Washington Rivers


What to Expect in March

Note: This What-To-Expect is from Westfly's Legacy pages and may not accurately reflect the current fishing at this venue.

Steelhead anglers should watch the river levels carefully. The adage is, "When rivers are high, fish high. When rivers are low, fish low." That means that when the flows are unseasonably low your best opportunities are farther down the river, near the mouth, where there is more water and steelhead are stacked up waiting to come in at the first sign of increased flows.

At this time, you're at least as likely to encounter a spawned-out "downstreamer" as a fresh fish. Downstreamers favor slow water, so you can improve your odds of hooking bright, unspawned steelhead by keeping your fly out of those areas. Some prime downstreamer waters are: just past a drop-off where a run starts, the slow water on the inside of current seams, and the slow water on the inside of riffle corners; avoid those areas and you'll avoid the downstreamers.

Blue-winged olives will hatch throughout the month. Size18-22 Baetis Cripples work well during hatches, as do Parachute Baetis. My personal favorite--a Sparkle Dun--seems to work most anywhere. In general, the best blue-winged olive action will be midday: 1:00 p.m. to 2:00 p.m. (standard time). Generally, cool, drippy days prolong and intensify the hatch, bringing more trout to the surface. Sometimes the best hatches occur when the weather is warming up after a couple of cold days.

If you want to fish outside the blue-winged olive hatch, tie on a size18 Gold-Ribbed Hares Ear or a Pheasant Tail and drift it near the bottom during the pre-noon hours. The best way to get these small flies down on the bottom is to pinch a splitshot onto the leader or to use a tandem fly rig with a heavy fly such as a Rubber Legs on the point and the small fly on a dropper rig about 12 inches above it.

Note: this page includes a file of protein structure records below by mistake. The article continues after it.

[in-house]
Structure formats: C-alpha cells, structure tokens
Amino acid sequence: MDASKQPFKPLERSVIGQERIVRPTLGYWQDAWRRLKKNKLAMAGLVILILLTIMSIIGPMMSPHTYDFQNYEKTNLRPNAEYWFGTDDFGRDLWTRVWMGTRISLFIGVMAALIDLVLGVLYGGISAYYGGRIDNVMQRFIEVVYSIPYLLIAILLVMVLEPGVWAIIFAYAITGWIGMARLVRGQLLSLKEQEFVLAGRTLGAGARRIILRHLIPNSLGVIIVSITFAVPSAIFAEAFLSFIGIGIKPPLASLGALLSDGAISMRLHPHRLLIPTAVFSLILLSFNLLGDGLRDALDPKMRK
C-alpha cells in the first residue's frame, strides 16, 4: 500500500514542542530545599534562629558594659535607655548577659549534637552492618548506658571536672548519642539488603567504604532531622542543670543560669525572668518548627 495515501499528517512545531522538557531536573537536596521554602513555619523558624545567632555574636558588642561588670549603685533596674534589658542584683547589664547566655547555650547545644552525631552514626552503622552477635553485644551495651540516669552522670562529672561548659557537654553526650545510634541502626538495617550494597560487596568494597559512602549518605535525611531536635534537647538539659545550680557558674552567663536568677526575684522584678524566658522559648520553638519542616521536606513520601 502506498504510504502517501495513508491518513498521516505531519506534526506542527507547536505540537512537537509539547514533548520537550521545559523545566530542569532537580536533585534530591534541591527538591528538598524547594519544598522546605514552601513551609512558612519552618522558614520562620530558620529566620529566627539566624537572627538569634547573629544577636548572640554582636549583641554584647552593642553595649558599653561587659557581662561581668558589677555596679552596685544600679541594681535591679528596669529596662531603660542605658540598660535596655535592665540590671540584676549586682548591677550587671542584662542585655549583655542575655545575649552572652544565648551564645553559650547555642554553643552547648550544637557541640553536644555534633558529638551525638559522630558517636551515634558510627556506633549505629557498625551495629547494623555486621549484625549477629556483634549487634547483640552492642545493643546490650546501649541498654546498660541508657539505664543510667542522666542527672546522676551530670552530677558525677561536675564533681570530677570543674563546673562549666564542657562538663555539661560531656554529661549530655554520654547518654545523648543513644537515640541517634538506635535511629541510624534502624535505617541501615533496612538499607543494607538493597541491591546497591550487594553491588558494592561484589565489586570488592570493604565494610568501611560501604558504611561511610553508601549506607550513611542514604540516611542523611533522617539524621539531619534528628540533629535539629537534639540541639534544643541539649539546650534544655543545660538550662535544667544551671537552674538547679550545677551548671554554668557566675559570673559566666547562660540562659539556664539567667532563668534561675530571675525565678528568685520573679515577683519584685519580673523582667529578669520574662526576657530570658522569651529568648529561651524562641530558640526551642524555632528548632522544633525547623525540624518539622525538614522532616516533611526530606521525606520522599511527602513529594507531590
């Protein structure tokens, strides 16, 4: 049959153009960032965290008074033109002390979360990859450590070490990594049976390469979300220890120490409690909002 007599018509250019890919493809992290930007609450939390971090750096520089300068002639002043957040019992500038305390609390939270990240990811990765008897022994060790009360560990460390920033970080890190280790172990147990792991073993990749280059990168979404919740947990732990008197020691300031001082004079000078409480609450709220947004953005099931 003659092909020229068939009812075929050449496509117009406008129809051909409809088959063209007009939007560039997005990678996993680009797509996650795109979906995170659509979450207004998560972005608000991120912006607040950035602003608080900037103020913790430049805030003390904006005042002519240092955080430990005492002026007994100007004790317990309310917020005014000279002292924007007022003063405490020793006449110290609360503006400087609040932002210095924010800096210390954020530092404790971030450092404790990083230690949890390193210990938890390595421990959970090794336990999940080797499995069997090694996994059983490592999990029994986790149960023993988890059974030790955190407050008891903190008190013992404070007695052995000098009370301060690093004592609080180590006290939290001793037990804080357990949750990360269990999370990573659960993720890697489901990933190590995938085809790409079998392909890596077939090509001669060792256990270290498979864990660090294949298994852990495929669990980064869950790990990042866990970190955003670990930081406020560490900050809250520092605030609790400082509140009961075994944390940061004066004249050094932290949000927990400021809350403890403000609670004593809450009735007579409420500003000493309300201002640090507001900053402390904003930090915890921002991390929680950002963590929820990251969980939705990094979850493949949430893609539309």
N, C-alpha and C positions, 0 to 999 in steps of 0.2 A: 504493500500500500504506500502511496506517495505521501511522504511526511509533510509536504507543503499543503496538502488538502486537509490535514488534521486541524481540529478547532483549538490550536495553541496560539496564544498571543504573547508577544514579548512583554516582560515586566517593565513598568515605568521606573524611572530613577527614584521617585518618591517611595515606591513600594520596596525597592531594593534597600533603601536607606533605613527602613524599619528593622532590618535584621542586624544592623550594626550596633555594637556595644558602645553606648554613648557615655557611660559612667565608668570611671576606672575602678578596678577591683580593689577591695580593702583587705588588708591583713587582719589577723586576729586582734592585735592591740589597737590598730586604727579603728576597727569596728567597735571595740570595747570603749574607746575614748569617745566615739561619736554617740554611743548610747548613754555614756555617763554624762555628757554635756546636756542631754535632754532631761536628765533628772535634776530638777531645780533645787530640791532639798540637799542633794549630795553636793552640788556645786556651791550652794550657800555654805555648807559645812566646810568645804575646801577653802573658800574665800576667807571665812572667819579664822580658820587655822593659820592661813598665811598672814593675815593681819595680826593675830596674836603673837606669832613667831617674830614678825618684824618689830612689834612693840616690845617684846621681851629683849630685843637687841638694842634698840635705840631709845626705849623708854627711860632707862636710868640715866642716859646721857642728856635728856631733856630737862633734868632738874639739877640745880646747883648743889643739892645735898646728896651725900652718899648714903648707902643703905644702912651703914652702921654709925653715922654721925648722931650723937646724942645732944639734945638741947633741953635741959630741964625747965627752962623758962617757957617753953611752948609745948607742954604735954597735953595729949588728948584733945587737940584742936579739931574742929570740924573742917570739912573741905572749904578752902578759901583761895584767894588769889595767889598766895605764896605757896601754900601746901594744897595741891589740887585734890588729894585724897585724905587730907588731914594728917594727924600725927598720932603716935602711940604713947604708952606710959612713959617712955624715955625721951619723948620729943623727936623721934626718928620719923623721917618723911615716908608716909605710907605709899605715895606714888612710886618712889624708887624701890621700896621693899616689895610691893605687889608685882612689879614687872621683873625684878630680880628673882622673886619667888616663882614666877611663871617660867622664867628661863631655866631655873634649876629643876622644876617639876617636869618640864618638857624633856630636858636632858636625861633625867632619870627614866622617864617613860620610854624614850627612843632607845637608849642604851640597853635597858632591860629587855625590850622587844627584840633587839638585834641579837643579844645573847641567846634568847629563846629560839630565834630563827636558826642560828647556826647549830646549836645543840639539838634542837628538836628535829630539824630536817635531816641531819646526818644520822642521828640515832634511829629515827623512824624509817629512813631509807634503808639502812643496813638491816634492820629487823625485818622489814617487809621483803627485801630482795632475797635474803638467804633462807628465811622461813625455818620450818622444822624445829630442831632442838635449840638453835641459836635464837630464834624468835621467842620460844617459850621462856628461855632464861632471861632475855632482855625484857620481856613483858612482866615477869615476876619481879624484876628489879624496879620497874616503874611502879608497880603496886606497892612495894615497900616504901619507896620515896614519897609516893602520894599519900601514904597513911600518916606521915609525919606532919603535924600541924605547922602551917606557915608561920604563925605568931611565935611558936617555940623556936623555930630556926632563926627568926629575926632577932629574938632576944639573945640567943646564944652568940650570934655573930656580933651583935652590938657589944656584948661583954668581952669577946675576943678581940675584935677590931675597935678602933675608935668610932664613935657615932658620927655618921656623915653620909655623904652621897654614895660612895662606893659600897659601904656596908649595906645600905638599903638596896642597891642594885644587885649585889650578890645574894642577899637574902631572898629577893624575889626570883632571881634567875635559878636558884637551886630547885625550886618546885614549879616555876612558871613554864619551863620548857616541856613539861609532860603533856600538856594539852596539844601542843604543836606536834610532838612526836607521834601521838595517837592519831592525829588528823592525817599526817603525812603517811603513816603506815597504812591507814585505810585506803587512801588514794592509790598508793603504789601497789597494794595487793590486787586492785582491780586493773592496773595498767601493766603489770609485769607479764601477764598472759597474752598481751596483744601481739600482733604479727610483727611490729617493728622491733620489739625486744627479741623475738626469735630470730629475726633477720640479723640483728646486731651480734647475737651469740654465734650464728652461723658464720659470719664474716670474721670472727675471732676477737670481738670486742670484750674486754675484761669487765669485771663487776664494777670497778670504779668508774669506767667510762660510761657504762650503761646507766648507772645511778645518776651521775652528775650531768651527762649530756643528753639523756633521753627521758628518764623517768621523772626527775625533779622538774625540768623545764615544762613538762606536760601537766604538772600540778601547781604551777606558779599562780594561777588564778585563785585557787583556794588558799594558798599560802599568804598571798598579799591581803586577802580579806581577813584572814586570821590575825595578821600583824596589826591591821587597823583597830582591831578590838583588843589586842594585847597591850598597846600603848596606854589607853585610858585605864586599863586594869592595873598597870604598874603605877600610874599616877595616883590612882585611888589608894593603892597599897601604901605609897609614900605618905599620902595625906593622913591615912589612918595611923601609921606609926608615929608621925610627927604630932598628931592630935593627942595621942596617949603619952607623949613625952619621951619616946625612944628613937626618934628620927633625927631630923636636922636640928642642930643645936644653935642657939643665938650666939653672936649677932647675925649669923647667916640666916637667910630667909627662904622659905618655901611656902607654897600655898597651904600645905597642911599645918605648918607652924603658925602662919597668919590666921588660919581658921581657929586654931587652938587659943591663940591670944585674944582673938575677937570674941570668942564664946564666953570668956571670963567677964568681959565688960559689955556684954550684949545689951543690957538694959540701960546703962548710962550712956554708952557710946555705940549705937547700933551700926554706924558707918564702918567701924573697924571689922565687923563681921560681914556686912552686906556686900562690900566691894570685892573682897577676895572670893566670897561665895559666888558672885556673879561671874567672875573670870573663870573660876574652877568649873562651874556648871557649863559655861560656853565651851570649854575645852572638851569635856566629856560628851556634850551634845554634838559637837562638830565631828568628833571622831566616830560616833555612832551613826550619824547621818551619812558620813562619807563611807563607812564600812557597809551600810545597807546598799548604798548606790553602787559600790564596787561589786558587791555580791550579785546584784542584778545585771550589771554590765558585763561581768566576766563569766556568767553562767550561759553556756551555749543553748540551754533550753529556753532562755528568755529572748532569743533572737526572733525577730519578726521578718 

Runs of slow to moderate speed are best for the blue-winged olive nymphs, but the dry flies work best in backeddies (they work in slow runs, too, but they're better in backeddies). Post-hatch, try a Diving Baetis to pick up trout feeding on egg-laying females

March browns will join the blue-wings on some rivers. A size12-14 brown-bodied Comparadun or CDC Cripple is a good dry fly choice. During March brown hatches, look for feeding fish in the slow-to-moderate runs that are within about a hundred yards (upstream or downstream) of a good-sized riffle.

The larvae of spotted caddis and green caddis continue to be on the trout menu. A Zug Bug or Prince nymph works. Look for current seams and slow water just below a riffle or drop-off, and dead drift your nymph through those spots.

Midges are another staple of a trout's diet at this time of year. Look for midday hatches and use a midge pupa pattern or an adult pattern such as a Sprout Midge or Griffiths Gnat.

On some eastside rivers, such as the Yakima, Skwala stoneflies are hatching this month. That's an excellent dry fly event, as well as a good nymphing opportunity.

No matter where you pursue your trout, be sure to carry some size14-16 Parachute Adams with you. They have saved my bacon on many rivers at this time of year. They will often take trout when there is no hatch. Another generic pattern to carry is a size 16 brown Soft Hackle, which can pick up trout when presented with a surface swing.


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